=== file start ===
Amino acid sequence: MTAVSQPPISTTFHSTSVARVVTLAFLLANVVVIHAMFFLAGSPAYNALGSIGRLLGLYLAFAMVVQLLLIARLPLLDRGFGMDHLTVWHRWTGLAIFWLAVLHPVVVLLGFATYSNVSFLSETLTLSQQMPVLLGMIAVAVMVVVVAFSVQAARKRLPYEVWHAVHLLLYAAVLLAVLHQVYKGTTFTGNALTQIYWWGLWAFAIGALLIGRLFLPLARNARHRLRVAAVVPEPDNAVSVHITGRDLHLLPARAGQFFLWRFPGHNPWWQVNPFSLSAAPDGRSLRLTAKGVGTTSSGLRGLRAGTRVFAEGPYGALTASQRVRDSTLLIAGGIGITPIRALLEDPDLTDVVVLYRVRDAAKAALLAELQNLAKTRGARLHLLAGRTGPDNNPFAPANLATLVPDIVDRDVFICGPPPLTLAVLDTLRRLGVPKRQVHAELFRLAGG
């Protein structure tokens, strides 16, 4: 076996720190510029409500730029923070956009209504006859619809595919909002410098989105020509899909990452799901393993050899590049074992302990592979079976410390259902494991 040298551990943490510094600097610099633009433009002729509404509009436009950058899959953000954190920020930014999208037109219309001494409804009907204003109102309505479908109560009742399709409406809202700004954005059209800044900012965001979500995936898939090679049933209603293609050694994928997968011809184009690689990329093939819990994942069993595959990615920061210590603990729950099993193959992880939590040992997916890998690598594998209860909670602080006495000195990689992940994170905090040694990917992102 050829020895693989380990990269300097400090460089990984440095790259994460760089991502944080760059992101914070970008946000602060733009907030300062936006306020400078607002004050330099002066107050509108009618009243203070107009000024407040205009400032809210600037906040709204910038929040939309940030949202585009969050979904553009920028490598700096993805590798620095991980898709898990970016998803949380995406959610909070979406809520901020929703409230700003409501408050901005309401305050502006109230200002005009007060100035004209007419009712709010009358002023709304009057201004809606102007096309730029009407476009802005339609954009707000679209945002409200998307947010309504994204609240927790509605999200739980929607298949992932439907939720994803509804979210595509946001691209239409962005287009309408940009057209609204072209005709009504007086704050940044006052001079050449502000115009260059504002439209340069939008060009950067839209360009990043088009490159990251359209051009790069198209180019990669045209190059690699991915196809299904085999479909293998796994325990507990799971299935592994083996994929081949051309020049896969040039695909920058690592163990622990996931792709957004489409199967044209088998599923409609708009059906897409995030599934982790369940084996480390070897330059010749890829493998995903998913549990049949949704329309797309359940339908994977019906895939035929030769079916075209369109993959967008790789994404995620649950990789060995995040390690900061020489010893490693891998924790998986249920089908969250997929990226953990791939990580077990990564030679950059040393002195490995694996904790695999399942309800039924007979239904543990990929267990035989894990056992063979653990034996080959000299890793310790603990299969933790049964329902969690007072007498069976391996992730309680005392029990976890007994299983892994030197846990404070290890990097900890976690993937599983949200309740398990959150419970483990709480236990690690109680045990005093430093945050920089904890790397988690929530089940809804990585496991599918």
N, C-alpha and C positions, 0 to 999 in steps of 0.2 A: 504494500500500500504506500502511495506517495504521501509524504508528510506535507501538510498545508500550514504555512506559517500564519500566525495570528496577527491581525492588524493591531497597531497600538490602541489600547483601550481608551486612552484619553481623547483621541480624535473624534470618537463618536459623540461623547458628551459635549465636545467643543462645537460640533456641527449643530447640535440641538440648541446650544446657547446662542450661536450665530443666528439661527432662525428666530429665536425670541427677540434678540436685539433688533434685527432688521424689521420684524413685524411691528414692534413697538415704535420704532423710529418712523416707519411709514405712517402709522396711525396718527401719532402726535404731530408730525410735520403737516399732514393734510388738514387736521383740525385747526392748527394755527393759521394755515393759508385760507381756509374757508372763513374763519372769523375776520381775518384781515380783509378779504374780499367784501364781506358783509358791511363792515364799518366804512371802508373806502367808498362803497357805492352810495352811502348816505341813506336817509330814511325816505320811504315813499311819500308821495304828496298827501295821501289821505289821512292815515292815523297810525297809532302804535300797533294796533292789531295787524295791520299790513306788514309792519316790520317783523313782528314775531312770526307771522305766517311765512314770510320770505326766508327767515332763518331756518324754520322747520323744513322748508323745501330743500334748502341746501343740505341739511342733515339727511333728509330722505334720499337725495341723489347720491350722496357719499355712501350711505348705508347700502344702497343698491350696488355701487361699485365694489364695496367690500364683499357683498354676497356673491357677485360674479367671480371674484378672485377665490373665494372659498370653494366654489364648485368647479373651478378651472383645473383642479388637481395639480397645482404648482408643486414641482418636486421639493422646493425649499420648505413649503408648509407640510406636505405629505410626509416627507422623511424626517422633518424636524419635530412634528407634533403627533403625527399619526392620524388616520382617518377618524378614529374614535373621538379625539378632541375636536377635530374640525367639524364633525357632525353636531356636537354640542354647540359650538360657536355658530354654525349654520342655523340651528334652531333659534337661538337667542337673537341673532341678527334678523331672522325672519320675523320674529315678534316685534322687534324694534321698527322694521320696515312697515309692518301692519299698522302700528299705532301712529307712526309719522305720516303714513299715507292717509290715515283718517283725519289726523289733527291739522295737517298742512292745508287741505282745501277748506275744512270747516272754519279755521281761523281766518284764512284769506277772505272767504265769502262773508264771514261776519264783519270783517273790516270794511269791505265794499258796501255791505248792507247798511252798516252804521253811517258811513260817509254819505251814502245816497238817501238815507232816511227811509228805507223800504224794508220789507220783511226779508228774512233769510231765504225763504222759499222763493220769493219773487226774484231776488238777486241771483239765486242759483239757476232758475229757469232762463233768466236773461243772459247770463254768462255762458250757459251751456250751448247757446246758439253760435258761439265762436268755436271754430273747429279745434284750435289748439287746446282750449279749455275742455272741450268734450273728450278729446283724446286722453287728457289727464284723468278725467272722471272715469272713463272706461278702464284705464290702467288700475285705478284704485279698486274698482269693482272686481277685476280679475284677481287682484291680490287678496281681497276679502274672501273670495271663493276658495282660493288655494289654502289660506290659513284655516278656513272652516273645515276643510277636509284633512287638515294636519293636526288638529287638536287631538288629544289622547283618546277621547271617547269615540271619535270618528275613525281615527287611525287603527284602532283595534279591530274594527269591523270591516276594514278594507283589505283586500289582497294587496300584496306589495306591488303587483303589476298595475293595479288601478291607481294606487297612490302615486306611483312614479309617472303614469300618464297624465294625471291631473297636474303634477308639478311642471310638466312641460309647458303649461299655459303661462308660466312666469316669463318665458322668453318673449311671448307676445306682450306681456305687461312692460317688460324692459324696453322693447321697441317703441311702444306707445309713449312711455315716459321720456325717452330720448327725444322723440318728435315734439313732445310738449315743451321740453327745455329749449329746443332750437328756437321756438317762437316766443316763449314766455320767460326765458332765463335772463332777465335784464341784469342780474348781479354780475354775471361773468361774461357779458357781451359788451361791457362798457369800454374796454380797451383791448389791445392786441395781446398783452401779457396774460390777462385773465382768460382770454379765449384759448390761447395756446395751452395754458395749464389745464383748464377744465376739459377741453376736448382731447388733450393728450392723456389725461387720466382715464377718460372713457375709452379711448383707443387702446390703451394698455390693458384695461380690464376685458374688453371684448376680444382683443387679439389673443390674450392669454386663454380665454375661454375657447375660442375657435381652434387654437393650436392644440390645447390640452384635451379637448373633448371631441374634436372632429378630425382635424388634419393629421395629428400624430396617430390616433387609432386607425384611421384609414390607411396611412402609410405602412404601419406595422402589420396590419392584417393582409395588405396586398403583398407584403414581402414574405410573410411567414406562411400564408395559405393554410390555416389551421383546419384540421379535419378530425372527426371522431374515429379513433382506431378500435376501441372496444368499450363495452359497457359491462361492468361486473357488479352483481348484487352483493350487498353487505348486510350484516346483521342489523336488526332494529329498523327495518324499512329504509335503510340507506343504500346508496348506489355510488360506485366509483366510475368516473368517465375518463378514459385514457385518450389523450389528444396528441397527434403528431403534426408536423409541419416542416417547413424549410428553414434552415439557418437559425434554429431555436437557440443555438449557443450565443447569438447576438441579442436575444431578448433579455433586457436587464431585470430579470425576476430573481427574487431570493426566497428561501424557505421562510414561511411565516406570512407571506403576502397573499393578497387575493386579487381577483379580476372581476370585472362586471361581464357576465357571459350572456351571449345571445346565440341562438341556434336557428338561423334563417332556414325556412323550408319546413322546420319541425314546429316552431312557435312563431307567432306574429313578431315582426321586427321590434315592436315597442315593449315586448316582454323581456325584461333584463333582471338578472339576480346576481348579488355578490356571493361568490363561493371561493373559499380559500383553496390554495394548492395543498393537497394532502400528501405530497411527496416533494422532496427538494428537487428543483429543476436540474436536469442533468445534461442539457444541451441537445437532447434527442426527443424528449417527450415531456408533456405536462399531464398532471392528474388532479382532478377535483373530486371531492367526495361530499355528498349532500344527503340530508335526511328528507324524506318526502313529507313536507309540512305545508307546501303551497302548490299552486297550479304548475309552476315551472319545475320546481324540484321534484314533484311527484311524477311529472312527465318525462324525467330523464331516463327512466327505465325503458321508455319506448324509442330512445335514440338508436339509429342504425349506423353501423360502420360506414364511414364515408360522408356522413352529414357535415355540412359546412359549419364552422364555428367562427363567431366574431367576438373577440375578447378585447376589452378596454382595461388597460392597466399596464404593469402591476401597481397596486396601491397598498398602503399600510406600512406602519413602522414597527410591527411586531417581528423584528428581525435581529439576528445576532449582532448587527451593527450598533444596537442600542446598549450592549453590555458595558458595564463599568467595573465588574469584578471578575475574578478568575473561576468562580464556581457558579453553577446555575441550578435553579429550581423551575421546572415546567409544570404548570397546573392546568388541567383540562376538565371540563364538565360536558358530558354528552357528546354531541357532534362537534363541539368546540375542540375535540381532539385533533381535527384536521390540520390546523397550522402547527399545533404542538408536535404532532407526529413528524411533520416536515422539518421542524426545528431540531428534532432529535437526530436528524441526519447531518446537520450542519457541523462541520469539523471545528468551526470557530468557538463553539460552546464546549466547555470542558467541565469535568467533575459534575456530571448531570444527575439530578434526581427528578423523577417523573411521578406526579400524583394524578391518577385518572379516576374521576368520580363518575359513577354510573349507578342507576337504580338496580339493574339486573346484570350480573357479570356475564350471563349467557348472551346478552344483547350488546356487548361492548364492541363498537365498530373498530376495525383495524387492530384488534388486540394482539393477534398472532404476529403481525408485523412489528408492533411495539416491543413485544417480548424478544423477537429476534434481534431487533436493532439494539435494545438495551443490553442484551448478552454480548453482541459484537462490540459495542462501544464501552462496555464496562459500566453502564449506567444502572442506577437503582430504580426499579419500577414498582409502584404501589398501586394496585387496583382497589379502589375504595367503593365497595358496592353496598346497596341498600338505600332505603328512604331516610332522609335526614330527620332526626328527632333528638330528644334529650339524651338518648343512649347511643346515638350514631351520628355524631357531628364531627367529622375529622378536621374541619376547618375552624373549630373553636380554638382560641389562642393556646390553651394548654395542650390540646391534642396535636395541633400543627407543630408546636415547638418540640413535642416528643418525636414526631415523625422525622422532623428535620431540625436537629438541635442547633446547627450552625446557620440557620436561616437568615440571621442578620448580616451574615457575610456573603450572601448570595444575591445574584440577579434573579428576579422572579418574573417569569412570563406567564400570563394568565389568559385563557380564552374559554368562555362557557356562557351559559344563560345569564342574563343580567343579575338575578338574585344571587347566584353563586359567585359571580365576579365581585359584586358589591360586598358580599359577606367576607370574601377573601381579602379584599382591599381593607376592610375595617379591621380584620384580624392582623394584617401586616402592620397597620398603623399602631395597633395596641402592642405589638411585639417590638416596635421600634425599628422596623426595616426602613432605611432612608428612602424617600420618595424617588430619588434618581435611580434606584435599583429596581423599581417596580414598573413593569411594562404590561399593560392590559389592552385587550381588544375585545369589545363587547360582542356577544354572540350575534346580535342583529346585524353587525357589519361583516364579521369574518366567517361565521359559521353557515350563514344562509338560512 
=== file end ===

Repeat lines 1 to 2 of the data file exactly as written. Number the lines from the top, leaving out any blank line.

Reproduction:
Amino acid sequence: MTAVSQPPISTTFHSTSVARVVTLAFLLANVVVIHAMFFLAGSPAYNALGSIGRLLGLYLAFAMVVQLLLIARLPLLDRGFGMDHLTVWHRWTGLAIFWLAVLHPVVVLLGFATYSNVSFLSETLTLSQQMPVLLGMIAVAVMVVVVAFSVQAARKRLPYEVWHAVHLLLYAAVLLAVLHQVYKGTTFTGNALTQIYWWGLWAFAIGALLIGRLFLPLARNARHRLRVAAVVPEPDNAVSVHITGRDLHLLPARAGQFFLWRFPGHNPWWQVNPFSLSAAPDGRSLRLTAKGVGTTSSGLRGLRAGTRVFAEGPYGALTASQRVRDSTLLIAGGIGITPIRALLEDPDLTDVVVLYRVRDAAKAALLAELQNLAKTRGARLHLLAGRTGPDNNPFAPANLATLVPDIVDRDVFICGPPPLTLAVLDTLRRLGVPKRQVHAELFRLAGG
């Protein structure tokens, strides 16, 4: 076996720190510029409500730029923070956009209504006859619809595919909002410098989105020509899909990452799901393993050899590049074992302990592979079976410390259902494991 040298551990943490510094600097610099633009433009002729509404509009436009950058899959953000954190920020930014999208037109219309001494409804009907204003109102309505479908109560009742399709409406809202700004954005059209800044900012965001979500995936898939090679049933209603293609050694994928997968011809184009690689990329093939819990994942069993595959990615920061210590603990729950099993193959992880939590040992997916890998690598594998209860909670602080006495000195990689992940994170905090040694990917992102 050829020895693989380990990269300097400090460089990984440095790259994460760089991502944080760059992101914070970008946000602060733009907030300062936006306020400078607002004050330099002066107050509108009618009243203070107009000024407040205009400032809210600037906040709204910038929040939309940030949202585009969050979904553009920028490598700096993805590798620095991980898709898990970016998803949380995406959610909070979406809520901020929703409230700003409501408050901005309401305050502006109230200002005009007060100035004209007419009712709010009358002023709304009057201004809606102007096309730029009407476009802005339609954009707000679209945002409200998307947010309504994204609240927790509605999200739980929607298949992932439907939720994803509804979210595509946001691209239409962005287009309408940009057209609204072209005709009504007086704050940044006052001079050449502000115009260059504002439209340069939008060009950067839209360009990043088009490159990251359209051009790069198209180019990669045209190059690699991915196809299904085999479909293998796994325990507990799971299935592994083996994929081949051309020049896969040039695909920058690592163990622990996931792709957004489409199967044209088998599923409609708009059906897409995030599934982790369940084996480390070897330059010749890829493998995903998913549990049949949704329309797309359940339908994977019906895939035929030769079916075209369109993959967008790789994404995620649950990789060995995040390690900061020489010893490693891998924790998986249920089908969250997929990226953990791939990580077990990564030679950059040393002195490995694996904790695999399942309800039924007979239904543990990929267990035989894990056992063979653990034996080959000299890793310790603990299969933790049964329902969690007072007498069976391996992730309680005392029990976890007994299983892994030197846990404070290890990097900890976690993937599983949200309740398990959150419970483990709480236990690690109680045990005093430093945050920089904890790397988690929530089940809804990585496991599918």